Rachael Robie: Sisters in Sorrow The King’s English Bookshop, 1511 S. 1500 East, March 7, 7 p.m., kingsenglish.com Edward Lueders: The Salt Lake Papers: From the Years in the Earthscapes of Utah Weller Bookworks, 607 Trolley Square, March 8, 7 p.m., wellerbookworks.com Jody Genessy: 100 Things Jazz Fans Should Know & Do Before They Die The King’s English Bookshop, 1511 S. 1500 East, March 8, 7 p.m., kingsenglish.com Kathryn E. Jones: Mooseberry Mooseberry Gooseberry Pie! Weller Bookworks, 607 Trolley Square, March 9, 2 p.m., wellerbookworks.com Crystal Smith: Bloodleaf The King’s English Bookshop, 1511 S. 1500 East, March 11, 7 p.m., kingsenglish.com Peter Heller: The River The King’s English Bookshop, 1511 S. 1500 East, March 12, 7 p.m., kingsenglish.com Pam Houston: Deep Creek: Finding Hope in the High Country The King’s English Bookshop, 1511 S. 1500 East, March 13, 7 p.m., kingsenglish.com

TALKS & LECTURES

Christine M. Durham, Retired Justice of the Utah Supreme Court Marriott Library, 195 S. 1500 East, March 7, 7 p.m., utah.edu/events Gabby Rivera: Inspiring Radical Creativity Olpin University Union, 200 S. Central Campus Drive, March 7, noon, utah.edu/events Jade Phoenix Martinez: Say Her Name: Transgender Women & Transgender Women of Color College of Social Work, 395 S. 1500 East, March 7, 6 p.m., utah.edu/events

VISUAL ART GALLERIES & MUSEUMS

Art Elevated Urban Arts Gallery, 116 S. Rio Grande St., through March 31, urbanartsgallery.org (see p. 17) For the Love of Fiber Utah Cultural Celebration Center, 1355 W. 3100 South, West Valley City, through April 24, culturalcelebration.org Katie Benson & Betsy Auwerda: Invisible Art Access Gallery, 230 S. 500 West, through March 8, accessart.org (see p. 16) Lenka Clayton: Under These Conditions UMOCA, 20 S. West Temple, through May 11, utahmoca.org Maynard Dixon: High Desert David Dee Fine Arts, 1709 E. 1300 South, through April 5, daviddeefinearts.com Mike Simi: Gettin’ By UMOCA, 20 S. West Temple, through May 11, utahmoca.org Nicholas Coley A Gallery, 1321 S. 2100 East, through April 20, agalleryonline.com Our (un)Natural World Art Access Gallery, 230 S. 500 West, through March 8, accessart.org Ecaterina Leonte: Planet Ocean AndersonFoothill Library, 1135 S. 2100 East, through April 11, slcpl.org (see this page) The Race to Promontory: The Transcontinental Railroad and the American West Utah Museum of Fine Arts, 410 Campus Center Drive, through May 26, umfa.utah.edu Shady Acres UMOCA, 20 S. West Temple, through May 25, utahmoca.org Utah’s 15 Rio Gallery, 300 S. Rio Grande St., through March 8, artistsofutah.org Wendy Wischer & Jeffrey Moore: Displacing Vibrations Nox Contemporary Gallery, 440 S. 400 West, through April 5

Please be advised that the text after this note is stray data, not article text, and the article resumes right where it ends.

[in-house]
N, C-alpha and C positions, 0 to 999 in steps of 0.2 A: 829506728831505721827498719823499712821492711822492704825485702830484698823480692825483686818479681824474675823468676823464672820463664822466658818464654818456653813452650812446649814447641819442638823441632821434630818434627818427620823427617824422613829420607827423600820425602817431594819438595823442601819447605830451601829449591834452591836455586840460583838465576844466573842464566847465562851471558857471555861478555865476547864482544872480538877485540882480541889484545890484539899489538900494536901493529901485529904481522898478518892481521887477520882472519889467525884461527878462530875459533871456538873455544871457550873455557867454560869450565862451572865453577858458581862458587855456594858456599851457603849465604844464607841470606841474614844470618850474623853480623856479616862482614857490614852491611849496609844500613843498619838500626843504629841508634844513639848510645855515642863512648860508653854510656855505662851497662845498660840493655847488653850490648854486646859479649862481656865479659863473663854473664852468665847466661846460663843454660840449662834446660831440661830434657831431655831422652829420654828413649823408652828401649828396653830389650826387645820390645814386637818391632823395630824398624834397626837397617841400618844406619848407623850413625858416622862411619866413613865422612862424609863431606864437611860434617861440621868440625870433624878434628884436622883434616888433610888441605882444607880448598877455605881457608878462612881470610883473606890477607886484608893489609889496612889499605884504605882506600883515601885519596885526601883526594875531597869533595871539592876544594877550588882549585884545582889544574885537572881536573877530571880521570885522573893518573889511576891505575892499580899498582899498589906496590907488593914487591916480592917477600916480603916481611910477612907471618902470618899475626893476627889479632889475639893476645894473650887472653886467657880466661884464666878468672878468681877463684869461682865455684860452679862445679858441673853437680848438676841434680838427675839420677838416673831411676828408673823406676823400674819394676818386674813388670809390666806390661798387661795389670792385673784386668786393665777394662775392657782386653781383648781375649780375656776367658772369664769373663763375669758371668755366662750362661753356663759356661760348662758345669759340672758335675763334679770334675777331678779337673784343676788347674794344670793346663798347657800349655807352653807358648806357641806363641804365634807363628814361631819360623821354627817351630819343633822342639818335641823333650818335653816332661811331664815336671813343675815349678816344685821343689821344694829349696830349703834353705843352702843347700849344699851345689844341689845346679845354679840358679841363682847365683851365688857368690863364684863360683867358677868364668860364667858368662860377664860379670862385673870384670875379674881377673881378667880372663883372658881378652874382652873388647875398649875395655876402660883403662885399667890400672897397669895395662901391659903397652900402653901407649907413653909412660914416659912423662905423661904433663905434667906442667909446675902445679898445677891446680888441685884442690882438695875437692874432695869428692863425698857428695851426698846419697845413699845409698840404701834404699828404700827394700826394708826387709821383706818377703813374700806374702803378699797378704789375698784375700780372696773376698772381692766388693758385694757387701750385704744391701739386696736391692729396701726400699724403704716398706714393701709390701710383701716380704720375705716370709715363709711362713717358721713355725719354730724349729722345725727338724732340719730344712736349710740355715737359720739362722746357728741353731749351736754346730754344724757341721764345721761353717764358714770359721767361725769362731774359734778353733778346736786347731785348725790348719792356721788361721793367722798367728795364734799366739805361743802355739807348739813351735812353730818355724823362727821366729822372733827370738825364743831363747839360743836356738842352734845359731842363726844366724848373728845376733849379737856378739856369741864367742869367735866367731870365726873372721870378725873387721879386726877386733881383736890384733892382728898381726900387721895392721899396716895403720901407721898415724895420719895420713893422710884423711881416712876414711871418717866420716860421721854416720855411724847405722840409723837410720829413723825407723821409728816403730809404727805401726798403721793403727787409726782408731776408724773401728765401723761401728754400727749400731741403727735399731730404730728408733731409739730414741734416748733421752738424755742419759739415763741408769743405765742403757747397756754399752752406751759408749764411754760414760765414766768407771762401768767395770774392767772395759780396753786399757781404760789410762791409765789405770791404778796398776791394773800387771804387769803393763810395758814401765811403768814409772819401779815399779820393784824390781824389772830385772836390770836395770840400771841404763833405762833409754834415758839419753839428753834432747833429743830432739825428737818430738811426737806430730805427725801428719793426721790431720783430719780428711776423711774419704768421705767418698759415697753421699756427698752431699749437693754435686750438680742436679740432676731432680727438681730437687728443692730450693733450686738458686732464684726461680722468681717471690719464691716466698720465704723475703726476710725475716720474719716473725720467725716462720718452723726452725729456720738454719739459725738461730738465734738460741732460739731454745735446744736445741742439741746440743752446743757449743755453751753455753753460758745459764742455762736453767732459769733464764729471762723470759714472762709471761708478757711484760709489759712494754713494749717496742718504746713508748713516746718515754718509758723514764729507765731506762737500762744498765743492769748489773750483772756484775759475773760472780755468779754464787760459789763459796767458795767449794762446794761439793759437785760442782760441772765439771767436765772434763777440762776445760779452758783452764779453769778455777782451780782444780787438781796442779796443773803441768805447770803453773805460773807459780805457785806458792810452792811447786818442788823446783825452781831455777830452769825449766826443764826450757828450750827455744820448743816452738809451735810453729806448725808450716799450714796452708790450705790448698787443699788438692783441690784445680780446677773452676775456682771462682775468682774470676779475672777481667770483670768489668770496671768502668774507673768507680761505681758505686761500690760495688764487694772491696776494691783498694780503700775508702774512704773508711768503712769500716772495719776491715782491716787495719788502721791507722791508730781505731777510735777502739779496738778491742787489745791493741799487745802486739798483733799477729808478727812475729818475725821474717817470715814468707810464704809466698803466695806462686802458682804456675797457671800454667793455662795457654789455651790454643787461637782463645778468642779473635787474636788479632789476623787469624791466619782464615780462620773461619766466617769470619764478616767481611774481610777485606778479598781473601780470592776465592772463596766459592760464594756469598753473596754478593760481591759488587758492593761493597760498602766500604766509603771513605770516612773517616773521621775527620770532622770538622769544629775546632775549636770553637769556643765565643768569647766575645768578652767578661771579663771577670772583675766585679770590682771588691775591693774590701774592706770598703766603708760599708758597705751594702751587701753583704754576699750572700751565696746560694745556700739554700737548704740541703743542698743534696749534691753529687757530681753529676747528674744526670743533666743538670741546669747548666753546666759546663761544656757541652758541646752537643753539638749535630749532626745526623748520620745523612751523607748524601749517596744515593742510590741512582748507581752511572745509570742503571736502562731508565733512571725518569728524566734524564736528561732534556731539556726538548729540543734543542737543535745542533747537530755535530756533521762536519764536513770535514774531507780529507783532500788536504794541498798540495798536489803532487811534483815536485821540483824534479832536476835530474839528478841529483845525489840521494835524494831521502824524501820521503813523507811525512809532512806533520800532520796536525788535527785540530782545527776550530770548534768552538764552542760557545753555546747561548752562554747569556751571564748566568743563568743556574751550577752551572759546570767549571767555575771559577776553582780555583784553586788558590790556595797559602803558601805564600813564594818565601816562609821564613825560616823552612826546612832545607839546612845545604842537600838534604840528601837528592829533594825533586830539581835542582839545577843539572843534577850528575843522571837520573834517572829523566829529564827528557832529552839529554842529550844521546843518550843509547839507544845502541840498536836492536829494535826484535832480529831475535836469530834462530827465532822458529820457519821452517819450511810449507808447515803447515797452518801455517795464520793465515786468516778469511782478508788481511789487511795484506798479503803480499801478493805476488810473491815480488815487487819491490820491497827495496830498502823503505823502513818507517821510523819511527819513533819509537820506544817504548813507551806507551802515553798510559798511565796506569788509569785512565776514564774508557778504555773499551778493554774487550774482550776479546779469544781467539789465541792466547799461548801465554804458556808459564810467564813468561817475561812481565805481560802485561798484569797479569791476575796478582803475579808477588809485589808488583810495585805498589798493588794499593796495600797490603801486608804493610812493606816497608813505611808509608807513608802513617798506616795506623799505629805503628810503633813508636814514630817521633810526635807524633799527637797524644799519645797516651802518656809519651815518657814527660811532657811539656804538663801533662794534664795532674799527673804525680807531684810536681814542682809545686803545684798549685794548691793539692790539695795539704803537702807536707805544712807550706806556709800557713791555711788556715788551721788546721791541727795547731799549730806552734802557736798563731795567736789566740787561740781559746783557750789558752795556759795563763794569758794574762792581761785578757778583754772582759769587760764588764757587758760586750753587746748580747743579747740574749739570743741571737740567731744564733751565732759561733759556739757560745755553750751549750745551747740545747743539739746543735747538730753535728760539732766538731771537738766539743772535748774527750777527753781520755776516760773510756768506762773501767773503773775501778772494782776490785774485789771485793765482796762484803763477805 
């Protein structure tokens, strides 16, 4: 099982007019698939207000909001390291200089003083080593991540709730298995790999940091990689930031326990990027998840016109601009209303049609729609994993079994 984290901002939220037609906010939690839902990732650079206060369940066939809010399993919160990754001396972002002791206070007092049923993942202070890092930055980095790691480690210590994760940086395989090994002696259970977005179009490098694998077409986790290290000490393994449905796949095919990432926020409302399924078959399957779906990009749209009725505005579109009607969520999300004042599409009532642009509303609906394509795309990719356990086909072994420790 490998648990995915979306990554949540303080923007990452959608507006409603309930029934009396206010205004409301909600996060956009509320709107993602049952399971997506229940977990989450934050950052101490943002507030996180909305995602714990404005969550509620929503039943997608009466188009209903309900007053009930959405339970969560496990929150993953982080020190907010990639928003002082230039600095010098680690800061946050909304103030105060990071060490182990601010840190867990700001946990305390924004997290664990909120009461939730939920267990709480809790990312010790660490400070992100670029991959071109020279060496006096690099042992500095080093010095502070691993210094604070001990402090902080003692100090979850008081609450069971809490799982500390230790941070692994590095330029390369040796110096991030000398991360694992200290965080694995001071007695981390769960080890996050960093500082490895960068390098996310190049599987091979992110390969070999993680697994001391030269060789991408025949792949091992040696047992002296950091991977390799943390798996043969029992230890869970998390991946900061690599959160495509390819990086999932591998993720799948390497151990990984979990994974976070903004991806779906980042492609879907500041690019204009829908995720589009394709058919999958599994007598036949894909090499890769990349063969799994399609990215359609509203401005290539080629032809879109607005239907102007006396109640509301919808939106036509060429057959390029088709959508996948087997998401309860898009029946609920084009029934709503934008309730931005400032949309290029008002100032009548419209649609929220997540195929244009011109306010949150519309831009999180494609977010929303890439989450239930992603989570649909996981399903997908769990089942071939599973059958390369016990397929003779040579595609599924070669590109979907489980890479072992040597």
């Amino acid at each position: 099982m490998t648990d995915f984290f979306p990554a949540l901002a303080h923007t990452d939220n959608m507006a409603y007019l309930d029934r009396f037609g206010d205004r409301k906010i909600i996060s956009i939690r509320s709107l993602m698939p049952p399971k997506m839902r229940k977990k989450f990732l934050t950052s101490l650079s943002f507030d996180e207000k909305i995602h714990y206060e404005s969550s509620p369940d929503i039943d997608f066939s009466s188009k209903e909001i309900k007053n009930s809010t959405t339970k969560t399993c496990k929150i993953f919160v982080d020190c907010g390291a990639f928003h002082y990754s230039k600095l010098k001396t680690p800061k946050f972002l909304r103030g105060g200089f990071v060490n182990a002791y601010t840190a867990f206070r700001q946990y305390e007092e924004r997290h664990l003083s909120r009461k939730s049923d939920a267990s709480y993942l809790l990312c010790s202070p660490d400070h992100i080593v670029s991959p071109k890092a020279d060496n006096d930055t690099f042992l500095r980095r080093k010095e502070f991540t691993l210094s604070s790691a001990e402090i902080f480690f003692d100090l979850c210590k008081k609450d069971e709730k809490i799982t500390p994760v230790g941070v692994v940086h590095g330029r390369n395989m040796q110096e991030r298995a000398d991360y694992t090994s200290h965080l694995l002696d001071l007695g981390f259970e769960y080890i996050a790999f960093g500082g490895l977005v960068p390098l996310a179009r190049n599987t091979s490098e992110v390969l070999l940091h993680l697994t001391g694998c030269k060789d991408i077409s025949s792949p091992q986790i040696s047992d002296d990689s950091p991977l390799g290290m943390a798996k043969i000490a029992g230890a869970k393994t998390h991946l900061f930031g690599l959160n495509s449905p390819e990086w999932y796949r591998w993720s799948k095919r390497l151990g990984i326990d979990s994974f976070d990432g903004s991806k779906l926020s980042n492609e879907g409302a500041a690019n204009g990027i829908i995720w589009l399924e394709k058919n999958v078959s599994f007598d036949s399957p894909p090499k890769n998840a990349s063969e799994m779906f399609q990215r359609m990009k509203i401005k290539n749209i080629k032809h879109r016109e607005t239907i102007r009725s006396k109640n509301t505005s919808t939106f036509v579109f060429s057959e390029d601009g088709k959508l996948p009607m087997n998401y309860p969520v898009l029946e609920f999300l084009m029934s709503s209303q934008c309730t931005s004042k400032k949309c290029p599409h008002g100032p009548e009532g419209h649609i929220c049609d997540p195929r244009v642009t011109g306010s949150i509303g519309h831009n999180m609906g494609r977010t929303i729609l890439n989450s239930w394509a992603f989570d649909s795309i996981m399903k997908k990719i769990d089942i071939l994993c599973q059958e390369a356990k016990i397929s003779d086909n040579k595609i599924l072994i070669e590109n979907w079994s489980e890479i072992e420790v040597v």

Murray’s Mr. Charlie’s Chicken Fingers is kid-tested, Post Malone-approved. BY ALEX SPRINGER comments@cityweekly.net @captainspringer

AT A GLANCE

Open: Monday-Saturday, 11 a.m.-9 p.m. Best bet: The chicken finger plate Can’t miss: That sauce—get as much as you can

MARCH 7, 2019 | 19

Southern take on fried chicken. Business has been booming ever since. Now, if you’re the type of person who feels one chicken

| CITY WEEKLY |

It’s owned and operated by Bartley Melton and Cody Hilliard, two Alabama natives who moved to Utah and soon after began missing the

and let the flavor of all that freerange chicken take center stage. Forget all that bullshit about how everything tastes like chicken. Like most things in this world that get a bad rap, chicken just needs a little tender lovin’ care for folks to see how special it really is. That, my friends, is exactly what you get at Mr. Charlie’s. Even the grilled chicken, which typically pales in comparison to its fried counterparts, is worth getting—it’s juicy and well-seasoned, but restrained enough for its natural sweetness to shine. While I think the fingers on their own slightly edge out the sandwiches, anyone who has even a passing fondness for chicken fingers needs to check this place out. They’re the only thing on the menu, so the guys at Mr. Charlie’s have had plenty of practice honing their craft—and perfecting that delectable sauce. CW

A

s soon as I saw Mr. Charlie’s Chicken Fingers (554 W. 4500 South, 801-803-9486, mrcharlieschickenfingers.com) trending on my Instagram feed, I figured we’d become friends. The name alone is a bit of marketing genius—it’s simple, evocative, and the alliterative “ch ch” rolls off the tongue as if it were conceived by a Tarantino-esque screenwriter. Saying it out loud scares up a chuckle, and all that golden, fried chicken-finger goodness on their meticulously curated Instagram account has a way of luring curious diners to their door. I’ve visited a few times since it opened, and I’ve only seen long lines and happy customers—my family and I happened to be there on the same night that rapper and occasional Utah resident Post Malone visited the place.